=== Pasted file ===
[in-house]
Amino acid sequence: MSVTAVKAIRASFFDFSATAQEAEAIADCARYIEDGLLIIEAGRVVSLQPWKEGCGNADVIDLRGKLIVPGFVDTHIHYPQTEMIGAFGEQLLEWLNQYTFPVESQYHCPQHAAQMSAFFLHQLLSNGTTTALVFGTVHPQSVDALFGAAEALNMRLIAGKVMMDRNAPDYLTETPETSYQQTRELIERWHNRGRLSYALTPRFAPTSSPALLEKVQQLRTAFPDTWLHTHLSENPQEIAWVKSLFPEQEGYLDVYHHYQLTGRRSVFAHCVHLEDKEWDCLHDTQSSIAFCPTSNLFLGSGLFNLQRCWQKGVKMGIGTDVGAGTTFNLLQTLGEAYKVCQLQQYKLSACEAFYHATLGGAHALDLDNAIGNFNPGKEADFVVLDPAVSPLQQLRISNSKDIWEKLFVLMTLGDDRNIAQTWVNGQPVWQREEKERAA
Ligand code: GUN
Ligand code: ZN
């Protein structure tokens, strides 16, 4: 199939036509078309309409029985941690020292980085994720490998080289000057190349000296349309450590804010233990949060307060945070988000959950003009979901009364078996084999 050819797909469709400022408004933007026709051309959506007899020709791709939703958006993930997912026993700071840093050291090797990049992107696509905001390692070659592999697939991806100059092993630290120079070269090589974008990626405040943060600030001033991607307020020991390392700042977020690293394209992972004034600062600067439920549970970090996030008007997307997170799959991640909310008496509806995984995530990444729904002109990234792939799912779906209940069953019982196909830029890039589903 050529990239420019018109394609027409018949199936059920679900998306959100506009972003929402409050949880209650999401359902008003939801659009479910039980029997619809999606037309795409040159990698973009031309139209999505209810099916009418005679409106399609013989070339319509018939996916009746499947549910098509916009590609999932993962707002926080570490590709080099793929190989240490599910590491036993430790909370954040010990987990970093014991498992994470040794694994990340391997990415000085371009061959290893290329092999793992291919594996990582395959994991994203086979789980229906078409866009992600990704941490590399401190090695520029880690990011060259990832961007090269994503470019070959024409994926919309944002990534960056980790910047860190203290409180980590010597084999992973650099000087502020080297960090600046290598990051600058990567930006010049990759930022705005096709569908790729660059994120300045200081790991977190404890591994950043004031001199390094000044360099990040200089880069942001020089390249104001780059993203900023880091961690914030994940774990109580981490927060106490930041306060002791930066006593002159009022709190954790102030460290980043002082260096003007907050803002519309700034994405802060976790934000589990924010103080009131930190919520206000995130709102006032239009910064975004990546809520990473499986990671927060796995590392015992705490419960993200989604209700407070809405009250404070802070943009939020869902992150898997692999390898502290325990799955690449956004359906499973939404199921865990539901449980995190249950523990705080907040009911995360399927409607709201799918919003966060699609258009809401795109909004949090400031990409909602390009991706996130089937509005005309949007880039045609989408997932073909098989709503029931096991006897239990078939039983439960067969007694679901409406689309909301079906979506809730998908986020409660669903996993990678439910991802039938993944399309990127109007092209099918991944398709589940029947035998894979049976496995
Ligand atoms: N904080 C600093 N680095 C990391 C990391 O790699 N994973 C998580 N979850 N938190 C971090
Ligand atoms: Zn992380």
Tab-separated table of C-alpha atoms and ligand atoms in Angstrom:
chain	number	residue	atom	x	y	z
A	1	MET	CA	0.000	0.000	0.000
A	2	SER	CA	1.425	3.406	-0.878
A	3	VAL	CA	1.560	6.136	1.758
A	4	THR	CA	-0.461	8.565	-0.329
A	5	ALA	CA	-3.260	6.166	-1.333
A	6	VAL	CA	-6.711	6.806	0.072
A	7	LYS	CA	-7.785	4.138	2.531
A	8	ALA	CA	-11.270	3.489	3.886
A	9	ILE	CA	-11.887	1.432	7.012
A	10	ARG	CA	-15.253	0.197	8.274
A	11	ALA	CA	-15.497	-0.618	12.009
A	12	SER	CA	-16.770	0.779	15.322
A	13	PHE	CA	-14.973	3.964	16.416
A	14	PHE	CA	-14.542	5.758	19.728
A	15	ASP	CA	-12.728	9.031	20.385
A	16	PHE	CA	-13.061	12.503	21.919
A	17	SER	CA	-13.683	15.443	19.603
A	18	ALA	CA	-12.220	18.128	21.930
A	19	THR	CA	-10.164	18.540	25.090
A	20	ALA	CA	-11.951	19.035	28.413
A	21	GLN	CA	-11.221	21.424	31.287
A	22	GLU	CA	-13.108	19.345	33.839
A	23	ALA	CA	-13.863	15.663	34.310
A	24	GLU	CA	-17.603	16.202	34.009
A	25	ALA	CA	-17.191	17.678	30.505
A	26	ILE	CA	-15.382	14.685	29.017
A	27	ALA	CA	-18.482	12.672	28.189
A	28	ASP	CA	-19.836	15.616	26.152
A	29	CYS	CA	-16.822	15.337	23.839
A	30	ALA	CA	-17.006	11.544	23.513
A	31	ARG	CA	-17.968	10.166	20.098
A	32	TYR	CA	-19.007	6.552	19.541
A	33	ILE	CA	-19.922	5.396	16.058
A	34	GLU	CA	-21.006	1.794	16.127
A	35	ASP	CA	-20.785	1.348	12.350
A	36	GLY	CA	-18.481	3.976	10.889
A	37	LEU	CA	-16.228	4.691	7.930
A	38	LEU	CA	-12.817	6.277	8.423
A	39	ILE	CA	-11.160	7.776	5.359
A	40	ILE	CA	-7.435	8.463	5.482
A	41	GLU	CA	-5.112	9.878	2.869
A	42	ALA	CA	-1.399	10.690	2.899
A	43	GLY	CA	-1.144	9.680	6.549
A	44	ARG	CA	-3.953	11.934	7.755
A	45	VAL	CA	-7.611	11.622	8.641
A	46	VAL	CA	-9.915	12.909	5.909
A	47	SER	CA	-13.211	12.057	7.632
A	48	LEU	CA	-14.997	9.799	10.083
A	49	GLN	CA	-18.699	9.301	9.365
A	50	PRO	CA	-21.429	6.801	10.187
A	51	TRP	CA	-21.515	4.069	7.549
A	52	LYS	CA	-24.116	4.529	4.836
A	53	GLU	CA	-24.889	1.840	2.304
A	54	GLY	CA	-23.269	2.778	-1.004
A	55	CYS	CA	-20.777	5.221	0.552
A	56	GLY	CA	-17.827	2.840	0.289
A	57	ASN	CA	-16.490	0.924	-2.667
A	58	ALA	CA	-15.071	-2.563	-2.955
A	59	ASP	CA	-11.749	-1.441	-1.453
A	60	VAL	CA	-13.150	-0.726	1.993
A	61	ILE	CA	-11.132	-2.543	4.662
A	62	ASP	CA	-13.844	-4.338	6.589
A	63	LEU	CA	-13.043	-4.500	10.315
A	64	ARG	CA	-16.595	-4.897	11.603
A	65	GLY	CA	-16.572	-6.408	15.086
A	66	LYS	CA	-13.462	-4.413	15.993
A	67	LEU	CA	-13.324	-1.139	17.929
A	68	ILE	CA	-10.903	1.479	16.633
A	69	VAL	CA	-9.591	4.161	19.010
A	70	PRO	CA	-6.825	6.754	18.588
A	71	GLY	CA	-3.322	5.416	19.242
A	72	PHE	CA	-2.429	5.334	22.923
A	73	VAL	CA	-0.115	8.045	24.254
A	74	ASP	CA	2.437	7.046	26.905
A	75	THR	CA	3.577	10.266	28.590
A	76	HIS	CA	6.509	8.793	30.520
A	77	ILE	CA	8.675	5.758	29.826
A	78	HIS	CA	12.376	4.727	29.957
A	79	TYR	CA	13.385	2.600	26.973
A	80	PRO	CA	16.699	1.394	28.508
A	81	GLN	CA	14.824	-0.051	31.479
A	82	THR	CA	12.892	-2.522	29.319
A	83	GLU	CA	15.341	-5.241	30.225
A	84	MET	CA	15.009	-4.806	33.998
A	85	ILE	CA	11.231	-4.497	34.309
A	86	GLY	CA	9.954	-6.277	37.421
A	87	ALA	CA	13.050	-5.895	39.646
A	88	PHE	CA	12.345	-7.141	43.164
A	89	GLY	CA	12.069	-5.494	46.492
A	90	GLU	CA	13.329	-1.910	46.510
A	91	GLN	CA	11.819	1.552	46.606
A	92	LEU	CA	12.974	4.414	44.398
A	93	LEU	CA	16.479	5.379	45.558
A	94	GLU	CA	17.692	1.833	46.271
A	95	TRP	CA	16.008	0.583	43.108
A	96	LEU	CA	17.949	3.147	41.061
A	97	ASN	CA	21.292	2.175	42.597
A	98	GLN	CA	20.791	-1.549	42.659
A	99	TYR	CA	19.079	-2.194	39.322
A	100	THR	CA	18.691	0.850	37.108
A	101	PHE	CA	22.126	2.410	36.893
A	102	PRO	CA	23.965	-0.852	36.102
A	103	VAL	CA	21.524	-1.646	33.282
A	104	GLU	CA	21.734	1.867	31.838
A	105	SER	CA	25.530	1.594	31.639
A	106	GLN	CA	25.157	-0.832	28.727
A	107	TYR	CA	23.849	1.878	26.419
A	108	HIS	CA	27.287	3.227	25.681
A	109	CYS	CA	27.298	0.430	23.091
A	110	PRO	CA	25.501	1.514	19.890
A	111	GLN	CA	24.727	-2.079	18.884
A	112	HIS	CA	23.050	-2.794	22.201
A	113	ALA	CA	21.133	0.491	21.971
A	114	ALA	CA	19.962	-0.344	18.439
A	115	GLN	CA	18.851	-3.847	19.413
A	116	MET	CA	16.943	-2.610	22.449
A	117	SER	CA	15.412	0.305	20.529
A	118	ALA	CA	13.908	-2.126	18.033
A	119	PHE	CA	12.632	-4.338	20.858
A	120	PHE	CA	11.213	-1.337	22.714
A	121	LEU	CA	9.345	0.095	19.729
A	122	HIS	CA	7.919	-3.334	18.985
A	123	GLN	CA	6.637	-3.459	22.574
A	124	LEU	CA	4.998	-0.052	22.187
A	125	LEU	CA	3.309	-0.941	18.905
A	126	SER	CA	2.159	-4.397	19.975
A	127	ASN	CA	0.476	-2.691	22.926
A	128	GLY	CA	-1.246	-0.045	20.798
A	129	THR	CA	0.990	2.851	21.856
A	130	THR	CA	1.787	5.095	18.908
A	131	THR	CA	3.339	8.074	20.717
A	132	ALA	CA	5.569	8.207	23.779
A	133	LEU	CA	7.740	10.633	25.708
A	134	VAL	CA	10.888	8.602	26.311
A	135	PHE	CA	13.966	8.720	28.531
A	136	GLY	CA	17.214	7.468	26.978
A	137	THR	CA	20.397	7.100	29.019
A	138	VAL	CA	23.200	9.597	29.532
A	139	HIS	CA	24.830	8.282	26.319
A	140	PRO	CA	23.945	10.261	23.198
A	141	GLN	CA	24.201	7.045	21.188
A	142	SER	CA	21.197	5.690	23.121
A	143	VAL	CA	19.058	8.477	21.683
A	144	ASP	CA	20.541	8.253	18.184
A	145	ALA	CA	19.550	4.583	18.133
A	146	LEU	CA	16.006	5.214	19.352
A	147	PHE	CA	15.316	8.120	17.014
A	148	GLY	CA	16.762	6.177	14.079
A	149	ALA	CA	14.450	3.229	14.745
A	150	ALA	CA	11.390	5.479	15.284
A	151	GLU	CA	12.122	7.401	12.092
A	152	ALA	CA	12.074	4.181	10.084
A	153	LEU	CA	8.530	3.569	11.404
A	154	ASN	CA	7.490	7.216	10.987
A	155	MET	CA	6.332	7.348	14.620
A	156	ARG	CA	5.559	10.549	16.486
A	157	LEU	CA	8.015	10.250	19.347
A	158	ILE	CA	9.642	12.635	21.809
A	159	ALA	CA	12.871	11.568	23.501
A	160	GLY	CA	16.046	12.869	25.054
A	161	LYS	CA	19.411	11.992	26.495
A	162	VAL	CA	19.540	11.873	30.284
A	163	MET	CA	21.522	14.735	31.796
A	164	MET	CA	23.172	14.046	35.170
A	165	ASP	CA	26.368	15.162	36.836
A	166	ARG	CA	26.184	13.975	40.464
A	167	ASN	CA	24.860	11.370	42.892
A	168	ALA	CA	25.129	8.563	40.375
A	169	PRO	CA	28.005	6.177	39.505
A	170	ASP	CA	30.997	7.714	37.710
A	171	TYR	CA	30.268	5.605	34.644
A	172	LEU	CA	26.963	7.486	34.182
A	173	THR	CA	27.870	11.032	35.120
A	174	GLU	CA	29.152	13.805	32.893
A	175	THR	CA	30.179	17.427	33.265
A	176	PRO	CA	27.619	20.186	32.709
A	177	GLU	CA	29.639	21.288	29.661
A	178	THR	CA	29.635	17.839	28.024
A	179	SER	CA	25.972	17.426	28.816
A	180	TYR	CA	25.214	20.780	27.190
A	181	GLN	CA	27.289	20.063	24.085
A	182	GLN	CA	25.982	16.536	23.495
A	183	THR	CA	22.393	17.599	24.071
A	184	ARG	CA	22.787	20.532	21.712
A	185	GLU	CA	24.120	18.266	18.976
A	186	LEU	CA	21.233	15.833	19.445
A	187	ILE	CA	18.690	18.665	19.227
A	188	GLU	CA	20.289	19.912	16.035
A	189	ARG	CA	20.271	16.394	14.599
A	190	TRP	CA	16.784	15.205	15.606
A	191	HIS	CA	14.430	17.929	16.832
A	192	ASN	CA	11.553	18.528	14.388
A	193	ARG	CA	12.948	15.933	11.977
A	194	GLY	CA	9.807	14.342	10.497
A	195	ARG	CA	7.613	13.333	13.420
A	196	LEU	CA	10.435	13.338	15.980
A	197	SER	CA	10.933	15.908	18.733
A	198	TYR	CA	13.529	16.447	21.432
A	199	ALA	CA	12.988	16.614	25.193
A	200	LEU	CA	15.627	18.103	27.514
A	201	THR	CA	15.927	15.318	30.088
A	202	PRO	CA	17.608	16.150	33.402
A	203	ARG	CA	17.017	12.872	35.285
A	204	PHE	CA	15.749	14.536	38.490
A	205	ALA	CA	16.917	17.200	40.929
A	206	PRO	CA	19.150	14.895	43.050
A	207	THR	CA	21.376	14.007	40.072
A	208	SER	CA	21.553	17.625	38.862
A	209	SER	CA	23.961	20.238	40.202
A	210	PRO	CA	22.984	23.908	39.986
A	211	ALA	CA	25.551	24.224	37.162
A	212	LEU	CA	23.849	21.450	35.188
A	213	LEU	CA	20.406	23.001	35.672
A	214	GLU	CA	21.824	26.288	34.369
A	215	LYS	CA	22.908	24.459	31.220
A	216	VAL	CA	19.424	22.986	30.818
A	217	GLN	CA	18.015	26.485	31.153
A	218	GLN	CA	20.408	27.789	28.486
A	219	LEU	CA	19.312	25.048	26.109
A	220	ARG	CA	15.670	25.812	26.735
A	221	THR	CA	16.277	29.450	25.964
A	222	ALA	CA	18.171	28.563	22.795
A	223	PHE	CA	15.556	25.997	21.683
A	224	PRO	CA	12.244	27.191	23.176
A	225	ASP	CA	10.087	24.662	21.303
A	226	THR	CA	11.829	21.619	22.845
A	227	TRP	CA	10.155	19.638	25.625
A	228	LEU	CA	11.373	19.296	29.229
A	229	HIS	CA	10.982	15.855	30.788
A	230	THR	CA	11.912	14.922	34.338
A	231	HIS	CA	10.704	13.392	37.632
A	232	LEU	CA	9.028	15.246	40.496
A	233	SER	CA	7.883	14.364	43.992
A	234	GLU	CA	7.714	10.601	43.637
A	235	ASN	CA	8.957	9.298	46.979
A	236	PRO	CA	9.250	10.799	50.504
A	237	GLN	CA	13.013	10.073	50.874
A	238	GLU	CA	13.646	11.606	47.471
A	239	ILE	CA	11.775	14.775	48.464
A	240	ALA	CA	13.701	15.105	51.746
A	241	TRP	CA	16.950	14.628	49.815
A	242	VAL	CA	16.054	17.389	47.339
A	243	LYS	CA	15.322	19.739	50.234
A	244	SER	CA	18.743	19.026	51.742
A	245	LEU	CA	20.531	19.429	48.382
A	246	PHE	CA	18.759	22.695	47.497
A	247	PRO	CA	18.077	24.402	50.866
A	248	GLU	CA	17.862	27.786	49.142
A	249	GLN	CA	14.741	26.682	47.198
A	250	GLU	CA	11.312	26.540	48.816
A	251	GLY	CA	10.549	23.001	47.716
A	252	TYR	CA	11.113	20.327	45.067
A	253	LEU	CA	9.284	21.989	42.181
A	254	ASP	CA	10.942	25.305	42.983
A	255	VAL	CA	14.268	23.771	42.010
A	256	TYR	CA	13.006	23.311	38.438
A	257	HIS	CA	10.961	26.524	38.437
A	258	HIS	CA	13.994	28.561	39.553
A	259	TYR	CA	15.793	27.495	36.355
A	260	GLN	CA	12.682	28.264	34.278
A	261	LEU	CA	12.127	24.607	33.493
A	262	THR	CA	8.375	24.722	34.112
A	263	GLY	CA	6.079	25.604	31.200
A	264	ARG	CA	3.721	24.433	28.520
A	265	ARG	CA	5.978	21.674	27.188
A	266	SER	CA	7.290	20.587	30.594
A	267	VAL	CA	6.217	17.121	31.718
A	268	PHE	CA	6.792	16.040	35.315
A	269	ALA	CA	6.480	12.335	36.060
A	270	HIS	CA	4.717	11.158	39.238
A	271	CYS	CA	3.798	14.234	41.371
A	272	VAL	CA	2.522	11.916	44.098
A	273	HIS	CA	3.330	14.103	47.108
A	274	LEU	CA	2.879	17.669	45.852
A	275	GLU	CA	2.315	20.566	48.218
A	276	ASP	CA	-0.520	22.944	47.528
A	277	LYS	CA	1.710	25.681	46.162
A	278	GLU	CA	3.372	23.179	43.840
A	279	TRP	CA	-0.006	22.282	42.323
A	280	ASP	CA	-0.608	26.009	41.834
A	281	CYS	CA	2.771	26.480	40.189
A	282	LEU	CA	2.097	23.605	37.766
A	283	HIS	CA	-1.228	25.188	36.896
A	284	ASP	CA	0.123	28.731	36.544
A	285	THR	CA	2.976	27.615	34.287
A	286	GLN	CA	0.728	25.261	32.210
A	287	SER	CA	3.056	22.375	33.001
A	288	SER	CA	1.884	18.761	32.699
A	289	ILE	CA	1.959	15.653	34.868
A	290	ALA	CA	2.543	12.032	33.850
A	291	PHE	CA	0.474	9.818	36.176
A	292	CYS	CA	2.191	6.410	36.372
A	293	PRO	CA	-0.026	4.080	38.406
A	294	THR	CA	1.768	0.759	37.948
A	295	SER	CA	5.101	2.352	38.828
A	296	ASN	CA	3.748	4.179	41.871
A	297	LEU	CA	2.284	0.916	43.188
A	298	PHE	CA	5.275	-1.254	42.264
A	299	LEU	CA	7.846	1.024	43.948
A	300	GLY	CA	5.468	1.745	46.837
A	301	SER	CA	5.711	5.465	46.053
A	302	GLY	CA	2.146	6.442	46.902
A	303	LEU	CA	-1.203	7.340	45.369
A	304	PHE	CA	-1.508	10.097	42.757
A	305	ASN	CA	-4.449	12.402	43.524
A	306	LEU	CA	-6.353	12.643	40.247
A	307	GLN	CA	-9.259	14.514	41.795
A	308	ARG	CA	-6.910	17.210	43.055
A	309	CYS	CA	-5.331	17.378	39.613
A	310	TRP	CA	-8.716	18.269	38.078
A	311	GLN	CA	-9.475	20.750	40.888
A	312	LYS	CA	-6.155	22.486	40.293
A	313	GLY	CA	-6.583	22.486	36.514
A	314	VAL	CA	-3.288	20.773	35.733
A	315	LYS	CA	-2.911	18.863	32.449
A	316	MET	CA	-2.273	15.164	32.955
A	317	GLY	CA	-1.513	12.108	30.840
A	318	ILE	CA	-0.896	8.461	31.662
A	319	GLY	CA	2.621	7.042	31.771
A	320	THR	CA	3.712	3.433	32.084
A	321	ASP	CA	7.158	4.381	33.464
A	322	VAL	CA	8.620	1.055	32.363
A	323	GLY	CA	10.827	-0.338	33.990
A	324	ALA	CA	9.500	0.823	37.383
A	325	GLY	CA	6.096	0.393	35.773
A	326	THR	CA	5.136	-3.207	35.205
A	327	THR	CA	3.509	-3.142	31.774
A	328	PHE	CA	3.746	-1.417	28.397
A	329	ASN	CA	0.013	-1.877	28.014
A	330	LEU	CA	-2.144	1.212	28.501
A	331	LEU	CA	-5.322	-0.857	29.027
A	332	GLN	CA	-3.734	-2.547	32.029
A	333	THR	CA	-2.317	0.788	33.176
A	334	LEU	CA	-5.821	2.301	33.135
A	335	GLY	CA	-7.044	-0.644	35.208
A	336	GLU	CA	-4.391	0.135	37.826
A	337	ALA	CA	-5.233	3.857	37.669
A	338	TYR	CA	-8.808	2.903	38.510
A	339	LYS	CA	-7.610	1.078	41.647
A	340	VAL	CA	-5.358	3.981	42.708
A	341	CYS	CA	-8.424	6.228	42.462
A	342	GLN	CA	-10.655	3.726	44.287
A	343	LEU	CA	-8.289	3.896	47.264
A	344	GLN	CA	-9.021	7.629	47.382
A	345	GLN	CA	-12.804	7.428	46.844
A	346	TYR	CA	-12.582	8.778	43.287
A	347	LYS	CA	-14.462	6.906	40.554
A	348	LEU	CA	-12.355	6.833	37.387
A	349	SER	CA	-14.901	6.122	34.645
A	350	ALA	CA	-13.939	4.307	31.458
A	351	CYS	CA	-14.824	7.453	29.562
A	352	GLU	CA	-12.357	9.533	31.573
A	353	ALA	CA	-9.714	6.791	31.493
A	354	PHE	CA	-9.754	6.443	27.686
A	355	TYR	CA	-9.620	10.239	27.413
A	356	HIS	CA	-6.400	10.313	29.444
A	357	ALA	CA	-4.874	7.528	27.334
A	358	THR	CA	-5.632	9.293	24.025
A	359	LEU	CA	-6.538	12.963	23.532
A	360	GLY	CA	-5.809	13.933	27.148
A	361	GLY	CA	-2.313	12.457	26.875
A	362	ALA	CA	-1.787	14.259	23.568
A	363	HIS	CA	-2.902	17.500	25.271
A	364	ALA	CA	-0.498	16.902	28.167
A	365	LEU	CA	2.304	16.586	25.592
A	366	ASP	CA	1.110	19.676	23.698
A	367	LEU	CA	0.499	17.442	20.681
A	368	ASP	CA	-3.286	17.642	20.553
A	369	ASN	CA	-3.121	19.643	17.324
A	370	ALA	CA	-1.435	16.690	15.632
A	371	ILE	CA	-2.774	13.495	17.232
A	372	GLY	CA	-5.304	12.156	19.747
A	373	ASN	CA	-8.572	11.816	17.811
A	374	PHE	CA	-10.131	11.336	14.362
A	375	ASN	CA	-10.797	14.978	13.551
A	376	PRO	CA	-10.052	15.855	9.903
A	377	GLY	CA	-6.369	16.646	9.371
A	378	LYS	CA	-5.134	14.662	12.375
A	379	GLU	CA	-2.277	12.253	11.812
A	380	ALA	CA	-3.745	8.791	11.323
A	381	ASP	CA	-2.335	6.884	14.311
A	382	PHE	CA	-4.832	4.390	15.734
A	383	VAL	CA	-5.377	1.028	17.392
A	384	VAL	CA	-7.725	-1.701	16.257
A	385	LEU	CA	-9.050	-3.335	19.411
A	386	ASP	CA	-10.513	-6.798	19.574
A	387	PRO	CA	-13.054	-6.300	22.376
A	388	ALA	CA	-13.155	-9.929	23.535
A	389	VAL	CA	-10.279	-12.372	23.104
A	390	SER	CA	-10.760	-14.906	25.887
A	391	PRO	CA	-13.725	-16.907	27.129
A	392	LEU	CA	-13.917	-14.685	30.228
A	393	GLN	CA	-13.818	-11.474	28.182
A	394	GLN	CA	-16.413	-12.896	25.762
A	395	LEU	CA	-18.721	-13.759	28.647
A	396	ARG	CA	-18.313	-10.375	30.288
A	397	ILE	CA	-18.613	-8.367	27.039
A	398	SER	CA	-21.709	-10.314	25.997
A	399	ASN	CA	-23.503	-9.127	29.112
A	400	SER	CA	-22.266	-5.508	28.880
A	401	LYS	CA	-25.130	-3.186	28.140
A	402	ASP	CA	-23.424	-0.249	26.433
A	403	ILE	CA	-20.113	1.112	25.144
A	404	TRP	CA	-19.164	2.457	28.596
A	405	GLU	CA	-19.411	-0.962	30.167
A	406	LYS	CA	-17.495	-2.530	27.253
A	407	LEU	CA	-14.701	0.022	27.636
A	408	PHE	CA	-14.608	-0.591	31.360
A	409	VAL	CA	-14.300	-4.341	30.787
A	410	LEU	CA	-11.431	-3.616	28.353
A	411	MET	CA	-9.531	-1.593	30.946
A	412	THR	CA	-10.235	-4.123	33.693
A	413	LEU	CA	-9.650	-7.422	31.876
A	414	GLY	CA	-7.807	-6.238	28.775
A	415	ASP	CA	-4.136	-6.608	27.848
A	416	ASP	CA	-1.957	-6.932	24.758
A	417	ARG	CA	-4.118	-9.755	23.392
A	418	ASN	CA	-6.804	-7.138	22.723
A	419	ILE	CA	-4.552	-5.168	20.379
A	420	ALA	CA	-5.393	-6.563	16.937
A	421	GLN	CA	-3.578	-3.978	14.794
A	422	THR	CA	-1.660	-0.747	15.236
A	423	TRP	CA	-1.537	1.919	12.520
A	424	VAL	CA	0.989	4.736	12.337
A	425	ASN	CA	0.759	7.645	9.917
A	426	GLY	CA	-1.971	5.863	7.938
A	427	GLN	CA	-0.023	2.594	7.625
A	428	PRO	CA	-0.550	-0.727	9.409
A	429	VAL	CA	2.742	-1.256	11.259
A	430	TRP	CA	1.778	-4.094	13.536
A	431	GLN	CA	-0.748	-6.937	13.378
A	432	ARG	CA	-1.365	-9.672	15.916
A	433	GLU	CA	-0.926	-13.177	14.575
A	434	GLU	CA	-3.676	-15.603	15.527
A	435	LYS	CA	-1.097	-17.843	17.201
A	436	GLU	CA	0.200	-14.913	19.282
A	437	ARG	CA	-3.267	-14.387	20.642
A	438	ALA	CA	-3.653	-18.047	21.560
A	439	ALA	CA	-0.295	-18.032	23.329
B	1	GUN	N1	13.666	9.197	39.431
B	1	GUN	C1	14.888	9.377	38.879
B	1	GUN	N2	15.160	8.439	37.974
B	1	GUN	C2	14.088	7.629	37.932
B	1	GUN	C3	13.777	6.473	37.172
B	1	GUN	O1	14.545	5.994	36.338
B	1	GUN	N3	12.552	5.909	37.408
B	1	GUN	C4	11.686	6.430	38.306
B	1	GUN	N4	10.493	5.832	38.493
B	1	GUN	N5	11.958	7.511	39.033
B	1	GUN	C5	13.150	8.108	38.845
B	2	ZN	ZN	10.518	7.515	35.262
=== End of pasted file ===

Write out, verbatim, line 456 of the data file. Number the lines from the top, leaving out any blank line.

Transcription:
B	1	GUN	C4	11.686	6.430	38.306